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Here’s my selection of interesting (and sometimes amusing) posts about writing from the last week:

Author Solutions Rolls Out Ebook Distribution Services (Victoria Strauss)

don't panic: why your publishing disaster matters less than you think (The Intern)

What the Publishing Industry can Learn from Kodak (Rachelle Gardner)

The Trouble With ‘Free’ (Deborah Cooke)

Editing to Life – Characterization (Lydia Sharp)

The Power of Symbolism (Nann Dunne)

Amazon Will Destroy You (Joe Konrath) [Jon’s ‘Pick of the week’]

10 Questions to Ask When Offered Representation (Mary Kole)

May You Write Interesting Books (Sarah A. Holt)

If you found these useful, you may also like my personal selection of the most interesting blog posts from 2011, and last week’s list.

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( 3 comments — Leave a comment )
(Deleted comment)
Feb. 18th, 2012 01:06 pm (UTC)
She's always worth reading :)
Feb. 18th, 2012 04:43 pm (UTC)
I struggled to respond to your favorite - blogger hates livejournal! Here's what I ended up saying to him:

nteresting post, but I do not see that Amazon is on the author's side. They may be for now, but what happens when they gain a monopoly?

I was strongly pro-Amazon until two things happened:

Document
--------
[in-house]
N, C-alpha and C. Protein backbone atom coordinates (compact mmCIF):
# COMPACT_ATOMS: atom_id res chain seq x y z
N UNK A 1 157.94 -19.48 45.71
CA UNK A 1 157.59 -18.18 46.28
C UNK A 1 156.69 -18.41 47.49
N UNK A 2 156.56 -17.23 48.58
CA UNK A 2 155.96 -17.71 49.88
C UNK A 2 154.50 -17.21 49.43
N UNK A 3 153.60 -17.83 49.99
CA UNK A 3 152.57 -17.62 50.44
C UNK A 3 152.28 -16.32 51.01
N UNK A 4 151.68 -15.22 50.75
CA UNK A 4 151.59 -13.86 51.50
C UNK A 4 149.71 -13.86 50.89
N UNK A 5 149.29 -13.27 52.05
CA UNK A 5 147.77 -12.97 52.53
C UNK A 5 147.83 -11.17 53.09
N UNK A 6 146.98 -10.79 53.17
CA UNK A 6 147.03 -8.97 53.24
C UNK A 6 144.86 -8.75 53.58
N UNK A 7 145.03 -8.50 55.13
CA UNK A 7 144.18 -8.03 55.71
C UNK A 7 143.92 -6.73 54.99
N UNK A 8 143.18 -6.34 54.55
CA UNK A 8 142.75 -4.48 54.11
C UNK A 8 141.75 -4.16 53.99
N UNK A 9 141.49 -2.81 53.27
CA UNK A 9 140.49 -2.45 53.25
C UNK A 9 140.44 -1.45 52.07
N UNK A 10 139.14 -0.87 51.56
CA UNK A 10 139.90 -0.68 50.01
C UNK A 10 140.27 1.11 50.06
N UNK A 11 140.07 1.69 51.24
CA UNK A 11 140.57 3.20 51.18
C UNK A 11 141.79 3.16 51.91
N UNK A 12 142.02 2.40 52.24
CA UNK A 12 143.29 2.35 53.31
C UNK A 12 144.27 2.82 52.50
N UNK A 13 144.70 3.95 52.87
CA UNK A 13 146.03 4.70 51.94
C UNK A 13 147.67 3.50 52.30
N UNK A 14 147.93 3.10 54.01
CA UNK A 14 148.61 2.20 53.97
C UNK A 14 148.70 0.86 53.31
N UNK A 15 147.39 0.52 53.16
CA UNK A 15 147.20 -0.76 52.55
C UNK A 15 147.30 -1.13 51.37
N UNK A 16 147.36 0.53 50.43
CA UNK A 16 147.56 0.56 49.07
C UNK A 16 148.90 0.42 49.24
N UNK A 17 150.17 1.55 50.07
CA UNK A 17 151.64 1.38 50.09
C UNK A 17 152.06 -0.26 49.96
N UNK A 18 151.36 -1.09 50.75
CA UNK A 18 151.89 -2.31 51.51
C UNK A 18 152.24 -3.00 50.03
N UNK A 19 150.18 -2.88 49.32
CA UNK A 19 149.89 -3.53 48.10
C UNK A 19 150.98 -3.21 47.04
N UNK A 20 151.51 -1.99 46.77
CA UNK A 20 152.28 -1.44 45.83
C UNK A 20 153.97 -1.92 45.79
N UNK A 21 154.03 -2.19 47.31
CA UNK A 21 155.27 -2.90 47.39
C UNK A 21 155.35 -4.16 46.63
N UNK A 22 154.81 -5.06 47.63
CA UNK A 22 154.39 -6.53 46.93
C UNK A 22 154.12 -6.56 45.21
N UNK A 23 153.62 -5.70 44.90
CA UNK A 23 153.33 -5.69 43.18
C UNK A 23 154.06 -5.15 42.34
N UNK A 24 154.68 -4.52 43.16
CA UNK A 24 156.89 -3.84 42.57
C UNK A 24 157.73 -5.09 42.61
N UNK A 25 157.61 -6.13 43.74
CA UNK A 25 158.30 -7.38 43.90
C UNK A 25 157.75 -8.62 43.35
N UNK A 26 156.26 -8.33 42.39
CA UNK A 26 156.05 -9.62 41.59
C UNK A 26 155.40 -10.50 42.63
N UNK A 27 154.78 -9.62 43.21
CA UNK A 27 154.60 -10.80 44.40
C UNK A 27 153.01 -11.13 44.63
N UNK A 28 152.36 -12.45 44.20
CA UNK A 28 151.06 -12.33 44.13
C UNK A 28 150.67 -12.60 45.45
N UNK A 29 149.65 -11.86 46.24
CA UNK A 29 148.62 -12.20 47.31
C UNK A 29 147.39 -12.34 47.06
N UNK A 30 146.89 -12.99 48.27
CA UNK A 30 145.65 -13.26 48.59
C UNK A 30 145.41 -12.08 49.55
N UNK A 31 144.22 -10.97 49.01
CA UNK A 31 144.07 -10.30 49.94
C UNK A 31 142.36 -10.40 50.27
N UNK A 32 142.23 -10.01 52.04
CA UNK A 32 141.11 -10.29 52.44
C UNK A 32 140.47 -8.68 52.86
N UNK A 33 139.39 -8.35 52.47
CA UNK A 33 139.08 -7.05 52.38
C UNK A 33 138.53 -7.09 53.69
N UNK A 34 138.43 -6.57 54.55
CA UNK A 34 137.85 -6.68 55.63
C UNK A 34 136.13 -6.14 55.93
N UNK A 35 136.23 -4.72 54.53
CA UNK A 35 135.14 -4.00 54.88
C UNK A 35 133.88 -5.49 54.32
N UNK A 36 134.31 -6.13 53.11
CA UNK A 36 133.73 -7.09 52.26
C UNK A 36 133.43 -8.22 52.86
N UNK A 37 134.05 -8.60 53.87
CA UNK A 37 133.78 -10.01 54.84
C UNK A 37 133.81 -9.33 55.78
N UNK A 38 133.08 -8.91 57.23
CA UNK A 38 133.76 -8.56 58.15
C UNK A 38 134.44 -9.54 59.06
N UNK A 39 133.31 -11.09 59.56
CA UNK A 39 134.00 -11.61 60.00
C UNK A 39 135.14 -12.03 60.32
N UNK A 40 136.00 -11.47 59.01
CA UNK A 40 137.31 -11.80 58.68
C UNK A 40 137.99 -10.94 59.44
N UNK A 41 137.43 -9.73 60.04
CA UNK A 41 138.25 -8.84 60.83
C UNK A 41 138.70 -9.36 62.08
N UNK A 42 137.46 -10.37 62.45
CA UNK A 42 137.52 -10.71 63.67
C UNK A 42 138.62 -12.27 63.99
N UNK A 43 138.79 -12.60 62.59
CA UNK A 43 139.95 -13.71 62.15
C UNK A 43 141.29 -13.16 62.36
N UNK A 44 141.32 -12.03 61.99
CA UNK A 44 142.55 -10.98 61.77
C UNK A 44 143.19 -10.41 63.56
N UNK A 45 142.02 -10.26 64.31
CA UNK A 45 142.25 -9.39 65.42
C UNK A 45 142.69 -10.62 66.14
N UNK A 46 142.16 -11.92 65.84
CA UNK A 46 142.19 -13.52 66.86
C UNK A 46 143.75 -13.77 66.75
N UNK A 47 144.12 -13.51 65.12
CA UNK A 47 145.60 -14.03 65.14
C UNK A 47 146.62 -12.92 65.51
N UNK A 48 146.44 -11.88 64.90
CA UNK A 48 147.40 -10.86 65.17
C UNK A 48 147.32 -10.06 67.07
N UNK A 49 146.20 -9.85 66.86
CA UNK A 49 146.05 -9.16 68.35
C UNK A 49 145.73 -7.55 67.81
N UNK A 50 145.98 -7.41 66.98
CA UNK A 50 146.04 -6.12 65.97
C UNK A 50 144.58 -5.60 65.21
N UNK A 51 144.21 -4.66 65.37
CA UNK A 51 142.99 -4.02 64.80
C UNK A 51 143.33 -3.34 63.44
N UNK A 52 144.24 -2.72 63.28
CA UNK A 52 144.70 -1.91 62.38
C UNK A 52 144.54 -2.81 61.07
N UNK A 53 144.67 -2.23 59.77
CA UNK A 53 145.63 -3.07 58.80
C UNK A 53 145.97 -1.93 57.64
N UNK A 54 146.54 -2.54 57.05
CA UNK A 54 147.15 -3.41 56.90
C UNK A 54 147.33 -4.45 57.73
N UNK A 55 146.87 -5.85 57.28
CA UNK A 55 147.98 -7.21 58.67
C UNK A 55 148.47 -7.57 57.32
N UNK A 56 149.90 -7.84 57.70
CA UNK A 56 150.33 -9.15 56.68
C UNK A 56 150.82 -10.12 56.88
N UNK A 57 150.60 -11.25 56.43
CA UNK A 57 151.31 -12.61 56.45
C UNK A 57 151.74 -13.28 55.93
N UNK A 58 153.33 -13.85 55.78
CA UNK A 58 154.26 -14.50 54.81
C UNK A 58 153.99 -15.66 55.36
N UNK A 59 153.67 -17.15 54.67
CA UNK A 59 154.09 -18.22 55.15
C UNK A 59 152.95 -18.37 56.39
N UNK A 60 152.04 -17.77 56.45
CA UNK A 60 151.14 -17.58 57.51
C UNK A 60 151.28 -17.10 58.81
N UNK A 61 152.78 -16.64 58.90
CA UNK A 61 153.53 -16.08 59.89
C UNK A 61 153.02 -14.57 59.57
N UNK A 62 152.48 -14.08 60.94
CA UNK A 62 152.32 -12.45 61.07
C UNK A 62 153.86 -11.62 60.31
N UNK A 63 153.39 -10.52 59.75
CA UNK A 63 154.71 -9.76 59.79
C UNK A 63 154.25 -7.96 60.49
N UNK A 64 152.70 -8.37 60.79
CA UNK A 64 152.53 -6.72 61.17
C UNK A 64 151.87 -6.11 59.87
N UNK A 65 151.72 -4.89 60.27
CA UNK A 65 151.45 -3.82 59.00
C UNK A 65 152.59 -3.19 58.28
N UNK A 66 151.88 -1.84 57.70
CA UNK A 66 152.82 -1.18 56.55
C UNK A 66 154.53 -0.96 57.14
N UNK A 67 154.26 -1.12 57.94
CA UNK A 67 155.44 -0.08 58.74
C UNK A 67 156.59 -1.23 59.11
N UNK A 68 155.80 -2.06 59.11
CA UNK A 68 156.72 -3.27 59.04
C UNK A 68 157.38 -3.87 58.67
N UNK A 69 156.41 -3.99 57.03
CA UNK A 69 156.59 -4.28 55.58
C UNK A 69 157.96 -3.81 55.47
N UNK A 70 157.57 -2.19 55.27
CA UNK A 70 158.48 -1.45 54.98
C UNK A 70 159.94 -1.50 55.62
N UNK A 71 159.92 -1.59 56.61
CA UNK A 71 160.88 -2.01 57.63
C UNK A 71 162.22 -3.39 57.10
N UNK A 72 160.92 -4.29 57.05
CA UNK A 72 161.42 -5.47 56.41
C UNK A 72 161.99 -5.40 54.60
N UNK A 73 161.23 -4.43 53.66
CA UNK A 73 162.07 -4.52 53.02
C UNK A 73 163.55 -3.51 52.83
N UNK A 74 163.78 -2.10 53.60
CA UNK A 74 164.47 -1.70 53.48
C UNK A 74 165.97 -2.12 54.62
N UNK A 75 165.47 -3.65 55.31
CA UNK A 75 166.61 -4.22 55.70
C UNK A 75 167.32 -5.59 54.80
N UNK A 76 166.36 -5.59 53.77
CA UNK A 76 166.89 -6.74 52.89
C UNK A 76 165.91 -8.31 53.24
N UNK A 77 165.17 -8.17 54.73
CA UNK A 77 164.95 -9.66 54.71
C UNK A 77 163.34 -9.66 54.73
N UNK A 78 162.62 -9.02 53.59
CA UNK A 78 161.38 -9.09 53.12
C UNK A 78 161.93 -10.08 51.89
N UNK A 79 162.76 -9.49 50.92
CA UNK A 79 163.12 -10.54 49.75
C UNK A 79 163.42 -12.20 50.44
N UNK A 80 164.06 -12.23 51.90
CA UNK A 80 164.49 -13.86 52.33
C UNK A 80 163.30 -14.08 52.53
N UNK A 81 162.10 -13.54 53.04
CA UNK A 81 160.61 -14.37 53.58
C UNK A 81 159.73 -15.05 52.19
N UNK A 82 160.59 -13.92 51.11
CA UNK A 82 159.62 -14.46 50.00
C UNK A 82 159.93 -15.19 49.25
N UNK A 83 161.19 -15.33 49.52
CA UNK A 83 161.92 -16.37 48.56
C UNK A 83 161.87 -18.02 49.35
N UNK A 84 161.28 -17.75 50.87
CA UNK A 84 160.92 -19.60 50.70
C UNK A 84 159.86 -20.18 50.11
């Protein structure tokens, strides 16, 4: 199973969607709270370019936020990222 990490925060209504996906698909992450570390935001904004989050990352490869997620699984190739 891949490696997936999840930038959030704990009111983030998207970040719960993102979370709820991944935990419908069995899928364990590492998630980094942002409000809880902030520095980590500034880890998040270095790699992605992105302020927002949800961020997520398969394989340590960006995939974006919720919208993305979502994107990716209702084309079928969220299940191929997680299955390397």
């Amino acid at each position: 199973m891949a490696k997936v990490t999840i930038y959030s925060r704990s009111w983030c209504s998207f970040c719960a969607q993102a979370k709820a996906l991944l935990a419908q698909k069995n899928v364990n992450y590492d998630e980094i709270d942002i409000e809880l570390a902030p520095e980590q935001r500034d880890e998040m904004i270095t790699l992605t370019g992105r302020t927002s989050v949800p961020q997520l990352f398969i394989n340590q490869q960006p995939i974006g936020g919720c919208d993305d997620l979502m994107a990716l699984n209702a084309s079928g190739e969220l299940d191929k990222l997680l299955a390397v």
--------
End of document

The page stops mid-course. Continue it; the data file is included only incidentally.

When it comes to LENDING books, they were the last major distributor to allow it. The last. By many, many months. We got sick of patrons coming into the library and asking us, "I just got a kindle and want to borrow some library books. How can I do it?" and having to tell them, "You can't." Patron demand finally forced Amazon to concede and do what every other e-book distributor was doing. In this regard, they were not and are not innovative.

Even then, they still had a proprietary format. No other e-book reader except the kindle does.

Second, their labor practices. It seems that Amazon distribution centers are basically sweatshops.

What this boils down to is: Amazon, as a major company, does not care about books, authors, the first amendment, sharing of information and stories, or any of the many things I, as a writer and librarian, care about. They care about money. So long as we understand that when working with them, we'll be fine. But we do need to understand that. My two cents!

And, btw, I think monopolies are the enemies of innovation and also of humane labor practices. I do not want to see Amazon become a monopoly.
Feb. 19th, 2012 12:27 pm (UTC)
Fair points all, except perhaps about the distribution centers (which may well be the case, but I've not seen anything on the subject).

I chose it as my pick of the week because Joe did a great job summing up the lack of preparedness and unwillingness on the part of the old industry to either appreciate and/or act upon the game-changing effects of publishing 'e'-volution.

I don't necessarily agree any post on my weekly list, I just think folks will find them interesting.

( 3 comments — Leave a comment )

Things What I Wrote and Other Stuff

No longer in print but there are still some copies floating around out there

No longer in print but there are still some copies floating around out there



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